Fort Dix Verdict Highlights the Problem of Conspiracy Law « The Washington Independent
The jury’s guilty verdict on Monday in the case of the Fort Dix Five reflects the problem Justice Jackson highlighted in 1949 when he called criminal conspiracy an “elastic, sprawling and pervasive offense . . . so vague that it almost defies definition.”
The Camden, New Jersey jury of eight women and four men, all sequestered, decided after about 38 hours of deliberation that the five men, accused of plotting to attack the Fort Dix military base in New Jersey, were not guilty of actually attempting murder — given that they hadn’t actually tried to hurt anybody — but they were guilty of thinking about it. By talking to two paid undercover FBI informants, themselves shady characters with strong incentives to encourage the defendants to turn their military fantasies into reality, the young men were transformed into felons who now could face life in prison.
As I wrote in connection with this trial last week, there are serious problems with indicting a group of men for conspiracy based on statements they made to informants who appear to have been goading them on. While the fact that they purchased weapons was obviously a legitimate concern, that it was an informant who arranged for the transaction and made it all possible suggests the crime couldn’t have happened without him. Technically, they can still be guilty of conspiracy if they were predisposed to commit the crime, even without the informant’s intervention. But do we want to be prosecuting people purely for their predispositions? And how do you actually prove a predisposition, anyway?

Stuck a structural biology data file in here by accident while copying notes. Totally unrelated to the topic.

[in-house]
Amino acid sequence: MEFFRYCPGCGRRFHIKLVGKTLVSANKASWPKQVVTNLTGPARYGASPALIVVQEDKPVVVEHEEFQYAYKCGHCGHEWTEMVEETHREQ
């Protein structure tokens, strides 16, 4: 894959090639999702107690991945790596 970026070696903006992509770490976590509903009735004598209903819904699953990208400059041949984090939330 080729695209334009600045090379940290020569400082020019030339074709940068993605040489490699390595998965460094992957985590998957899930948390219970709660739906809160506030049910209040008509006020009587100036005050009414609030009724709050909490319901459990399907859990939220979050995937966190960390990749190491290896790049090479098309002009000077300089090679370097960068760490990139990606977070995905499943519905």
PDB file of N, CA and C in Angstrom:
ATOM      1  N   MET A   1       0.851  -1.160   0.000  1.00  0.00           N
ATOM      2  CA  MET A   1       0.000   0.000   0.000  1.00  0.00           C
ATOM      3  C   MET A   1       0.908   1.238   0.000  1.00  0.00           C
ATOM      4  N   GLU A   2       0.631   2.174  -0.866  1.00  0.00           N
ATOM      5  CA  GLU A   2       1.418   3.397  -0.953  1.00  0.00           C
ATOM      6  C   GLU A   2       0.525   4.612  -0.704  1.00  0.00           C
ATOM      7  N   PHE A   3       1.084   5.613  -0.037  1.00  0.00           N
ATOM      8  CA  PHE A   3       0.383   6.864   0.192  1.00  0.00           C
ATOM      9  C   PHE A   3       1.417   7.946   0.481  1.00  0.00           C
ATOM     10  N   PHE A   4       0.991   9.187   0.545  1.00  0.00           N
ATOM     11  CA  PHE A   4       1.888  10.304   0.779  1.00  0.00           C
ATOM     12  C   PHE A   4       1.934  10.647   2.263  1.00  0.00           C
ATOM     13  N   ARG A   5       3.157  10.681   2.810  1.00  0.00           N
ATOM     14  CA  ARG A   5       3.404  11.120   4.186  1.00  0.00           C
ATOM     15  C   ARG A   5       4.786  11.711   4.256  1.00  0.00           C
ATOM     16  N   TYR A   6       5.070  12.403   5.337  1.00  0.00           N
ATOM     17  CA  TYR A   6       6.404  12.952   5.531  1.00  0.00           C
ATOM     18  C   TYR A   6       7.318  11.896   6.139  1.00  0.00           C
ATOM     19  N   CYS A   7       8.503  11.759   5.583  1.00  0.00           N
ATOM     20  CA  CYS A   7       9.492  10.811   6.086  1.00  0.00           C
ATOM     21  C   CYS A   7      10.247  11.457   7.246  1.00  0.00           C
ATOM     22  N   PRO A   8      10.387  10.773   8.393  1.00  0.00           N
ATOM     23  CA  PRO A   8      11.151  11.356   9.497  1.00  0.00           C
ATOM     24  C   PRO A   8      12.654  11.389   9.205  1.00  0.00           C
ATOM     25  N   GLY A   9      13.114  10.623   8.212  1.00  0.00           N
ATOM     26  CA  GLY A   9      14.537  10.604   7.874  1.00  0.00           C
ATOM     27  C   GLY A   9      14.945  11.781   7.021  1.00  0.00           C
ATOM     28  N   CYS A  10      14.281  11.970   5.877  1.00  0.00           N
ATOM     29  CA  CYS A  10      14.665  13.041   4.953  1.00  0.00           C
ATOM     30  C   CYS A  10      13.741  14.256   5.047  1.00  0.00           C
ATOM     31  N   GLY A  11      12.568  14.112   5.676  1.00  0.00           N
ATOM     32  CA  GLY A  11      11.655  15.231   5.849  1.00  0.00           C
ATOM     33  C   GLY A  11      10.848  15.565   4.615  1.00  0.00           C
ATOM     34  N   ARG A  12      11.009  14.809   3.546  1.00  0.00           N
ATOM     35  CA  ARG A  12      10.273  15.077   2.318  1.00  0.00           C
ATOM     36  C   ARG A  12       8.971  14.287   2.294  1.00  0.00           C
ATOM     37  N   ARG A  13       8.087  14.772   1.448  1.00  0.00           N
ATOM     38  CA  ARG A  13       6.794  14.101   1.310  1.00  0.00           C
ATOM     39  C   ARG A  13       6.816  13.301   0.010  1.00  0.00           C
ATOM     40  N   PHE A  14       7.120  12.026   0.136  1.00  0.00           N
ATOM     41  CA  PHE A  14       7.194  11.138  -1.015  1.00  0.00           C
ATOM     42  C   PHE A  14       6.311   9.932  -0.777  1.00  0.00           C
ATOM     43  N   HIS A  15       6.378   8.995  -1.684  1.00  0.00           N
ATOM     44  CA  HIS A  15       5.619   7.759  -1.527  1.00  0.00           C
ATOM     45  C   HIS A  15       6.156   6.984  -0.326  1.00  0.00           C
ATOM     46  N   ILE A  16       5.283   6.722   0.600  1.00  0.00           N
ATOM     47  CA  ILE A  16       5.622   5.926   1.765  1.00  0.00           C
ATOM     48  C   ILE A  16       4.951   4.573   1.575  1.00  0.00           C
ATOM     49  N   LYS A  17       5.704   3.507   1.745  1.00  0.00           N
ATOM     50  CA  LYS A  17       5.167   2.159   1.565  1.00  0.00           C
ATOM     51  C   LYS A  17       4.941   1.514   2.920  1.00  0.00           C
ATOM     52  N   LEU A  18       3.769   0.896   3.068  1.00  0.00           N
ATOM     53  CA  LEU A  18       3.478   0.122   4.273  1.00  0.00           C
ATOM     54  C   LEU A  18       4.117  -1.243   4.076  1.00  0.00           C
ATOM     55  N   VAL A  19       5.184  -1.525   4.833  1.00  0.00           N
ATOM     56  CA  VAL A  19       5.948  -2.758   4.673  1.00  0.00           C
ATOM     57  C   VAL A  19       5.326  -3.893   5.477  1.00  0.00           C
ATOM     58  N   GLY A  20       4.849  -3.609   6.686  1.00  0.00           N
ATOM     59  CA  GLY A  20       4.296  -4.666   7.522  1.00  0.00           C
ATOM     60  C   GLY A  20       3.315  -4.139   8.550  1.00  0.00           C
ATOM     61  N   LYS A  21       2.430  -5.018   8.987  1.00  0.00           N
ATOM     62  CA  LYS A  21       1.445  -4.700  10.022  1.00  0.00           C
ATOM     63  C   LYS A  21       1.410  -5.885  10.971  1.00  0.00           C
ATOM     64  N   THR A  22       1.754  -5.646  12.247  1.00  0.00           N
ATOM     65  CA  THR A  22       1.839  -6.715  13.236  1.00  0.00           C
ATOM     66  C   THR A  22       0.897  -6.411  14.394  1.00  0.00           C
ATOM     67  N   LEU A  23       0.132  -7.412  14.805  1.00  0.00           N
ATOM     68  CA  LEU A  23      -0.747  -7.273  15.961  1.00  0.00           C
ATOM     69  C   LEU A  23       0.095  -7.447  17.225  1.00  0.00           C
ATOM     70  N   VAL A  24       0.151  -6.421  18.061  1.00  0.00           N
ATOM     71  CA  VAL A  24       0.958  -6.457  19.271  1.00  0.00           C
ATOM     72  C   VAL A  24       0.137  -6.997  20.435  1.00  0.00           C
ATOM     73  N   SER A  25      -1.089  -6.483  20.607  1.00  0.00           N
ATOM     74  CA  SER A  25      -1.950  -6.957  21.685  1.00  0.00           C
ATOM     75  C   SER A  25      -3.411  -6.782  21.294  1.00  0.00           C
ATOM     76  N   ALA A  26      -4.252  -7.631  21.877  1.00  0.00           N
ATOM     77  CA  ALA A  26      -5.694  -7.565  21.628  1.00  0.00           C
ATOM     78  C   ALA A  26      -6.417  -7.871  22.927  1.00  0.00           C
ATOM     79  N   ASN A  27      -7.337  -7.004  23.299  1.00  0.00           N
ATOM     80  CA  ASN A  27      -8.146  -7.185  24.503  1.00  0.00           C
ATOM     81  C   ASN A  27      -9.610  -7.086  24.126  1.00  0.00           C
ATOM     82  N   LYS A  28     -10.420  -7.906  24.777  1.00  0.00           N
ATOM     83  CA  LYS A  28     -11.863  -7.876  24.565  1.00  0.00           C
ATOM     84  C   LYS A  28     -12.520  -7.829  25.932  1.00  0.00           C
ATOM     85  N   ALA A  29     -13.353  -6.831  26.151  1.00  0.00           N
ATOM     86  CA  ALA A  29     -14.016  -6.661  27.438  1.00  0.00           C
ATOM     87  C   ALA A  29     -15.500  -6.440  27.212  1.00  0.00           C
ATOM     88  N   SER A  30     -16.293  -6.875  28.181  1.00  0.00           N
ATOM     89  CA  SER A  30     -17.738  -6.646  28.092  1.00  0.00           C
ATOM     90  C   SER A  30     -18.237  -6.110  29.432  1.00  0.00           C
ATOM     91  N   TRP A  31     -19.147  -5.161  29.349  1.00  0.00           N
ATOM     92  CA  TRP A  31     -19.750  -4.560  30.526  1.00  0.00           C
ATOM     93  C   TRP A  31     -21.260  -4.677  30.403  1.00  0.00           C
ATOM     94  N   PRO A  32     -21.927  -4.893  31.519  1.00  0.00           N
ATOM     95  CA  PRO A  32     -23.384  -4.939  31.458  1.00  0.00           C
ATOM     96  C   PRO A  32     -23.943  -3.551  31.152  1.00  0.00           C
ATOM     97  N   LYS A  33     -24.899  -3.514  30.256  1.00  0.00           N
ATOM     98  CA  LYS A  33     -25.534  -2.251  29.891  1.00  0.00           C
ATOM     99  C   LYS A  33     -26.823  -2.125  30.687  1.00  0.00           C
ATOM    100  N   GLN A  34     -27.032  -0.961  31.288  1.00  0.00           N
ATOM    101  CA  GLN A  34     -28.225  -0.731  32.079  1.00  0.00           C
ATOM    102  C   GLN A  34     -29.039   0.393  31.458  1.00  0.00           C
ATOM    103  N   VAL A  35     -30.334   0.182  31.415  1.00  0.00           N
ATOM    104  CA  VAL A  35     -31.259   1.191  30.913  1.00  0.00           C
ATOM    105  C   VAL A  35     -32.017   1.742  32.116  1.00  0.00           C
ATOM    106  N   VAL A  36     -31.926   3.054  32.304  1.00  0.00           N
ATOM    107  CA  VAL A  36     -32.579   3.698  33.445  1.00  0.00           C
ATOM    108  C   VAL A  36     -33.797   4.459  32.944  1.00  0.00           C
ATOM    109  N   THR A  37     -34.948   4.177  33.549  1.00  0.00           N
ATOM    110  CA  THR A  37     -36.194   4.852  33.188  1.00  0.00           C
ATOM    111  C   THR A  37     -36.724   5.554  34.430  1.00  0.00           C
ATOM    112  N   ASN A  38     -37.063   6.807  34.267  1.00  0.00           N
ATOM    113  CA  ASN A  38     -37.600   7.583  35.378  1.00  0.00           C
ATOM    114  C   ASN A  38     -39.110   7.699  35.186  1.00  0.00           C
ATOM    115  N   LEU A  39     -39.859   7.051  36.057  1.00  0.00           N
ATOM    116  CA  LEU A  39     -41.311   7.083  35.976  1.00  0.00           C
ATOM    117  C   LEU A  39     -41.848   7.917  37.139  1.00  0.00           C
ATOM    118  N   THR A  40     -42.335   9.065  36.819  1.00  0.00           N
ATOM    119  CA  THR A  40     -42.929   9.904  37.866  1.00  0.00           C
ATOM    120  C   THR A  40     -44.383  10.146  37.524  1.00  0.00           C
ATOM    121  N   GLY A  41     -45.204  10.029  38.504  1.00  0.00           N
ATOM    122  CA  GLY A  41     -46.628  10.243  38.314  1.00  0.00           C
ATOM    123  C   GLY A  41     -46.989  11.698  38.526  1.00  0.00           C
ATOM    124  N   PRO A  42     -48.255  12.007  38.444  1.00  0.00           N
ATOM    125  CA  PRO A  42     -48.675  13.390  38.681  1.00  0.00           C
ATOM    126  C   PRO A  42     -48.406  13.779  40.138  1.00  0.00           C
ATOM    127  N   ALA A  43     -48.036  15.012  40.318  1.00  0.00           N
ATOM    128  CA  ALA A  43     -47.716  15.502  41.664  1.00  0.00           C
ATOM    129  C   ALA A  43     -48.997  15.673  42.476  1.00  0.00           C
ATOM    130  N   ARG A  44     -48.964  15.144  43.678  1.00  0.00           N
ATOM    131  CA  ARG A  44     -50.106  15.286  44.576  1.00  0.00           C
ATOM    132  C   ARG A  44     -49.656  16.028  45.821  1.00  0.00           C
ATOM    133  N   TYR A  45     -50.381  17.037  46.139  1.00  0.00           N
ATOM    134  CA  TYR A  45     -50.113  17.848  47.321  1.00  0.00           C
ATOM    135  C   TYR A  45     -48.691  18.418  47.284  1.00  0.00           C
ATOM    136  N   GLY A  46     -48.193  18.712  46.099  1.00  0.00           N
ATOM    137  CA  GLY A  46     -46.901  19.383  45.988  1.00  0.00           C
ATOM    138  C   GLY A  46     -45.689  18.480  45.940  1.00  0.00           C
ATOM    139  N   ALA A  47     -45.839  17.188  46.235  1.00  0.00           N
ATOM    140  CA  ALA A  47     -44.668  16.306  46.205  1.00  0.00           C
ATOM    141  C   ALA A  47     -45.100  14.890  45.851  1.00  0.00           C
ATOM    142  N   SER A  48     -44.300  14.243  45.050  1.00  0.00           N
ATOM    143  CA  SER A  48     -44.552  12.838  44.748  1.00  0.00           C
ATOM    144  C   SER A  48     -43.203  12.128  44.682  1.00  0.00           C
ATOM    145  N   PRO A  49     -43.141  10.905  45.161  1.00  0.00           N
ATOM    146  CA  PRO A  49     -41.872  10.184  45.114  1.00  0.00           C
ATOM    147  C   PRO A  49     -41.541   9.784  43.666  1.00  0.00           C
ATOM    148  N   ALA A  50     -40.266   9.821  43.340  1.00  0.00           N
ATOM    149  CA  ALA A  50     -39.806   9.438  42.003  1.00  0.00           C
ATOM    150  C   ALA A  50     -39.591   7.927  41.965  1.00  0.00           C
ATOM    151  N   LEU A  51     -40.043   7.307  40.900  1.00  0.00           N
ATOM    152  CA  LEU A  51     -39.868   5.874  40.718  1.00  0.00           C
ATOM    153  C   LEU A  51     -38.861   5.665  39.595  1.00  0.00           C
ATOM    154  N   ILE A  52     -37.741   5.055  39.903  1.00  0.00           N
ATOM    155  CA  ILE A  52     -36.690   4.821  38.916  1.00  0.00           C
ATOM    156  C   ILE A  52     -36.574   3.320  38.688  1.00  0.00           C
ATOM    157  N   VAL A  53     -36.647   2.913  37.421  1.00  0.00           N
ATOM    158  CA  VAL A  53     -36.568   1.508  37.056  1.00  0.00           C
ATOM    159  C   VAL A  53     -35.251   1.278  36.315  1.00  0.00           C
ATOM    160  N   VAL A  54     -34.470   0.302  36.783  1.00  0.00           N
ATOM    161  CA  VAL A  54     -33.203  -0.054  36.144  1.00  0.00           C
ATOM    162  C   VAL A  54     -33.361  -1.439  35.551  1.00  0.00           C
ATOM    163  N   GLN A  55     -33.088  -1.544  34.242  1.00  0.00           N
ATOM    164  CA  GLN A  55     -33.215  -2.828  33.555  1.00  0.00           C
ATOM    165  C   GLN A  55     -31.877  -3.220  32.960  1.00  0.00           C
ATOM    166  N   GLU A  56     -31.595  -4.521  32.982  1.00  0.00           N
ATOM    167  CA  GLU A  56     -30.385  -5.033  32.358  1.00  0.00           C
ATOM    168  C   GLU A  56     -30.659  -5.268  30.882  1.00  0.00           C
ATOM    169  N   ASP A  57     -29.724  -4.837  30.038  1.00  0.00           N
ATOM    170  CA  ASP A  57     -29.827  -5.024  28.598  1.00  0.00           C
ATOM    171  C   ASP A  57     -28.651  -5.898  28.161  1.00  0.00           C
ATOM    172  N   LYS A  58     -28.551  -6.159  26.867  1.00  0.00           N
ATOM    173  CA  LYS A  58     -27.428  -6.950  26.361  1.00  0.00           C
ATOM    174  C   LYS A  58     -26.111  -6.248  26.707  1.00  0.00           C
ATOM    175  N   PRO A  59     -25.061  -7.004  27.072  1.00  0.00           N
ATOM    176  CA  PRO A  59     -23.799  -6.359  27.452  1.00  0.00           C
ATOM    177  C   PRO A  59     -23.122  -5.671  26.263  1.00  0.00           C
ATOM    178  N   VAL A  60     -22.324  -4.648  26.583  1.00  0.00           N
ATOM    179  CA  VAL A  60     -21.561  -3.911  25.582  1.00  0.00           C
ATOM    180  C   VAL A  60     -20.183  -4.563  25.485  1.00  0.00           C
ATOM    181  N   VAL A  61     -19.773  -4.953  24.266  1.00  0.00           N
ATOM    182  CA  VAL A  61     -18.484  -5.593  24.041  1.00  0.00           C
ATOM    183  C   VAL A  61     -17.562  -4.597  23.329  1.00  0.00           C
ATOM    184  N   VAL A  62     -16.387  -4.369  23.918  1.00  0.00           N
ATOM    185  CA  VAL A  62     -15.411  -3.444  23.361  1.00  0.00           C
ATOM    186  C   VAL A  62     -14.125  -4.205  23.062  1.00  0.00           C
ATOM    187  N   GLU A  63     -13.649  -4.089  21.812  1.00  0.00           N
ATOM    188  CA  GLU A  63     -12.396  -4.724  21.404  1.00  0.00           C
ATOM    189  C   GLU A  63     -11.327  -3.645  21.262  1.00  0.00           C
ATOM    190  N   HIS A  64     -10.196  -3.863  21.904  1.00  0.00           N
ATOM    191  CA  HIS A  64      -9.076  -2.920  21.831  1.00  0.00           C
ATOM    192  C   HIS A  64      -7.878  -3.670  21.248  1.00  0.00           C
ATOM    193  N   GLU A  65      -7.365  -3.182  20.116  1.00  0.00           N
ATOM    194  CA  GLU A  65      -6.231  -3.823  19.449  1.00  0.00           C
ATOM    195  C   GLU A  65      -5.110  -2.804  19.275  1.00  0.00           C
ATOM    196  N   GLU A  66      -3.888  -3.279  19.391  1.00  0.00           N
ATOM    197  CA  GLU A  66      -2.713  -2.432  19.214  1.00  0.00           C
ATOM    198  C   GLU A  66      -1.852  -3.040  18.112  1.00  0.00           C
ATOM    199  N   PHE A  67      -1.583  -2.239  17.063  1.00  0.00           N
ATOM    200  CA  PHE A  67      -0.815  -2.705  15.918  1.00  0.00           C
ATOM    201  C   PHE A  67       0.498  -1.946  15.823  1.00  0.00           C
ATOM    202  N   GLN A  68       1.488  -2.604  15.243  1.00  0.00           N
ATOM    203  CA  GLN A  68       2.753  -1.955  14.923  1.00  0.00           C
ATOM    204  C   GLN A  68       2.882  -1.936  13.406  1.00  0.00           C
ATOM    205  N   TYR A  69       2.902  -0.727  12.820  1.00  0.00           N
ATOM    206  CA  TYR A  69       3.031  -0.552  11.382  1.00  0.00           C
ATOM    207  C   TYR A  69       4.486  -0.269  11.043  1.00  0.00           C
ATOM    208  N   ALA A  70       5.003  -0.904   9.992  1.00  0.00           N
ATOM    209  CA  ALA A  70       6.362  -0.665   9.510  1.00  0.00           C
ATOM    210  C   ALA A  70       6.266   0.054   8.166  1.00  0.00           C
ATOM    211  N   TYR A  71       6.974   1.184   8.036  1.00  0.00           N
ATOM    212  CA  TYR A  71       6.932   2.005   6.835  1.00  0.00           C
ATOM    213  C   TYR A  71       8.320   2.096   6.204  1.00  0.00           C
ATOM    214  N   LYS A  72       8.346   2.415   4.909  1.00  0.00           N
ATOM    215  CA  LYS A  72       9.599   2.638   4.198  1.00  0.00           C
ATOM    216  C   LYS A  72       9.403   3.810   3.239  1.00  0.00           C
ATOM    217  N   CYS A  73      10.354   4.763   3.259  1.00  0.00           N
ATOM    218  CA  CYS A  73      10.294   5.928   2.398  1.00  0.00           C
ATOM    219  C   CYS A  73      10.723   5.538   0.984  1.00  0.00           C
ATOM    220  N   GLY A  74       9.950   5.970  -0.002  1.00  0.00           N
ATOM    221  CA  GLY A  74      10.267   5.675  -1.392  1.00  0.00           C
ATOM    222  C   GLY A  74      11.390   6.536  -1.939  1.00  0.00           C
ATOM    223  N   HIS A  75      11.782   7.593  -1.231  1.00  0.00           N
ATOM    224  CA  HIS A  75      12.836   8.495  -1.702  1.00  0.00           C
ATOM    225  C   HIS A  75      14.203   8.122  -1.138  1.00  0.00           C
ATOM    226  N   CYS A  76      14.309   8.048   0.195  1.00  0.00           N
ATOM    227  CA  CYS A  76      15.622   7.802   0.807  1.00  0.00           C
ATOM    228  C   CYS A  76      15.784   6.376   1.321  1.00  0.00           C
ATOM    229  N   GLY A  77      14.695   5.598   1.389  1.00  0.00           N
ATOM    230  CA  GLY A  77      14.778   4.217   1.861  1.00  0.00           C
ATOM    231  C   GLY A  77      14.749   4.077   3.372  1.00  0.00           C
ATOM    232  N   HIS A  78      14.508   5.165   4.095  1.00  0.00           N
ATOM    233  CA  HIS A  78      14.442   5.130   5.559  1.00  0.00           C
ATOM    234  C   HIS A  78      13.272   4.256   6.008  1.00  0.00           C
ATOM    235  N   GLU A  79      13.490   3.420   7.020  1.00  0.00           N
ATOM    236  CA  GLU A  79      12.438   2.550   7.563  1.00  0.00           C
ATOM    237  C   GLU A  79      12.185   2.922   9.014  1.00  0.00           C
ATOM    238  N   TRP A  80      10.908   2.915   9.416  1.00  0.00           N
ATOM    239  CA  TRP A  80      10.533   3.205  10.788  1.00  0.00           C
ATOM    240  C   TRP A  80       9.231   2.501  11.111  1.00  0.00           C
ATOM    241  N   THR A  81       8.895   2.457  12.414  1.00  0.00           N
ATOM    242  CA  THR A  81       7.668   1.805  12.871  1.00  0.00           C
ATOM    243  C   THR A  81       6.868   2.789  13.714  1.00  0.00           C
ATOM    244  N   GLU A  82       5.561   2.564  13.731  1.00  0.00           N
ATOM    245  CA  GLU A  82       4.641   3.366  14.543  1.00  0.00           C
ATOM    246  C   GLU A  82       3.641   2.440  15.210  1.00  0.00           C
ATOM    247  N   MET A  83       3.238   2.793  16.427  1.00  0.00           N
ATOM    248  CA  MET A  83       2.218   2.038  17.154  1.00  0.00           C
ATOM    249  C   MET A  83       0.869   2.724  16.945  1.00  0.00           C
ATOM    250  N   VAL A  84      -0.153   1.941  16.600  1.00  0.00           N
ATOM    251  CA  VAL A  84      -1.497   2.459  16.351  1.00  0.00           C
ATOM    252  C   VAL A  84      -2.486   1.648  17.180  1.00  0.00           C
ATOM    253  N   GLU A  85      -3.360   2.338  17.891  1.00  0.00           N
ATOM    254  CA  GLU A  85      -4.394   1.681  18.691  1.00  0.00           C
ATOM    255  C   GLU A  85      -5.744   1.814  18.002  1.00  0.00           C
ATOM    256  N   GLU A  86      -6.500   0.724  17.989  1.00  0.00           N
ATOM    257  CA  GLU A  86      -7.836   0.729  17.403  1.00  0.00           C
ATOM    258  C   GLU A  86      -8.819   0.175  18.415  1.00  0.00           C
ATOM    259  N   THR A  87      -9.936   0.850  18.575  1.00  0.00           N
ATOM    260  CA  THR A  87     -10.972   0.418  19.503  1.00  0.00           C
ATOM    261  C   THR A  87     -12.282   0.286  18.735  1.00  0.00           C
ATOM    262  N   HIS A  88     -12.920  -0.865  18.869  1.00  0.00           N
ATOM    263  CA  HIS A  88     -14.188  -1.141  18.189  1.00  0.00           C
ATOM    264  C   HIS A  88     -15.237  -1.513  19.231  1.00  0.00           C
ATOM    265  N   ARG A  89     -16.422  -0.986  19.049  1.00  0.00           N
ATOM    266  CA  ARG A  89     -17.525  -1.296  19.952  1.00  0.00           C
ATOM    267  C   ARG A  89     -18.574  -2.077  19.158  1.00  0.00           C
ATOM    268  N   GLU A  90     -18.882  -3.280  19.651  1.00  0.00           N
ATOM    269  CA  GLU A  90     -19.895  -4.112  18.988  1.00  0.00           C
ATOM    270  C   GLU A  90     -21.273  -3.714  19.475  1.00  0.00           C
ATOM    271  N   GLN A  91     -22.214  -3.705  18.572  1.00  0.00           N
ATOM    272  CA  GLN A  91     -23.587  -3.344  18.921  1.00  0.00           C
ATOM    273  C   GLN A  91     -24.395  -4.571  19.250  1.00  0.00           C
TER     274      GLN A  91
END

“Today it’s hard for jurors to listen to people who are angry with Americans mouth rhetoric which might be quite nasty, for them to look at it objectively and say, they have these views, but they weren’t going to be committing violent acts unless induced or persuaded to do so,” Sam Schmidt, a defense attorney who’s represented defendants in terrorism case, told me last week.
You can hardly blame the jurors for taking that view. After all, the stakes are high: if they chose not to convict and one of these people committed a violent act at some point in the future, it would be hard for those jurors to sleep at night.
Then again, the stakes are high in another way: if all those other people holding anti-American views out there see the US putting Muslims in prison essentially for their unpalatable political views — as it must have looked to the families of the defendants that wailed in the courtroom yesterday — that only adds fuel to their fire.
“There are terrorists, but not my son. They know they are not guilty,” Faten Shnewer, the mother of lead defendant Mohamad Shnewer, told the Philadelphia Inquirer yesterday, adding that it’s “because they are Muslims, that’s it.”